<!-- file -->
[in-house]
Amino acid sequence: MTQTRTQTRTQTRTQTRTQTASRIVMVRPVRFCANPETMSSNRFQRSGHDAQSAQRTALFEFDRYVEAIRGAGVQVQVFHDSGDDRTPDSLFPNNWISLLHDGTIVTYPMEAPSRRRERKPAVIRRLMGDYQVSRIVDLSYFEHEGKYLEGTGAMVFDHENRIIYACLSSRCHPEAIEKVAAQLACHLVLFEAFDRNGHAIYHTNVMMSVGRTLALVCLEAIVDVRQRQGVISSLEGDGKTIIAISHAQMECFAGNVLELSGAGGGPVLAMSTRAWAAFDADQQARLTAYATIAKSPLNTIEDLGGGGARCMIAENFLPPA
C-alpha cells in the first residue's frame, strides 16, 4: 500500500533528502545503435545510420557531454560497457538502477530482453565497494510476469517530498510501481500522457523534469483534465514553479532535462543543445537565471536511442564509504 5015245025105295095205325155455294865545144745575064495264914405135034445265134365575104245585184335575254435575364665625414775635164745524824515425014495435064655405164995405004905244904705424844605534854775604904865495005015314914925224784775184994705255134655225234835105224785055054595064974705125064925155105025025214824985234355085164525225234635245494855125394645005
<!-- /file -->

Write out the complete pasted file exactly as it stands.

[in-house]
Amino acid sequence: MTQTRTQTRTQTRTQTRTQTASRIVMVRPVRFCANPETMSSNRFQRSGHDAQSAQRTALFEFDRYVEAIRGAGVQVQVFHDSGDDRTPDSLFPNNWISLLHDGTIVTYPMEAPSRRRERKPAVIRRLMGDYQVSRIVDLSYFEHEGKYLEGTGAMVFDHENRIIYACLSSRCHPEAIEKVAAQLACHLVLFEAFDRNGHAIYHTNVMMSVGRTLALVCLEAIVDVRQRQGVISSLEGDGKTIIAISHAQMECFAGNVLELSGAGGGPVLAMSTRAWAAFDADQQARLTAYATIAKSPLNTIEDLGGGGARCMIAENFLPPA
C-alpha cells in the first residue's frame, strides 16, 4: 500500500533528502545503435545510420557531454560497457538502477530482453565497494510476469517530498510501481500522457523534469483534465514553479532535462543543445537565471536511442564509504 5015245025105295095205325155455294865545144745575064495264914405135034445265134365575104245585184335575254435575364665625414775635164745524824515425014495435064655405164995405004905244904705424844605534854775604904865495005015314914925224784775184994705255134655225234835105224785055054595064974705125064925155105025025214824985234355085164525225234635245494855125394645005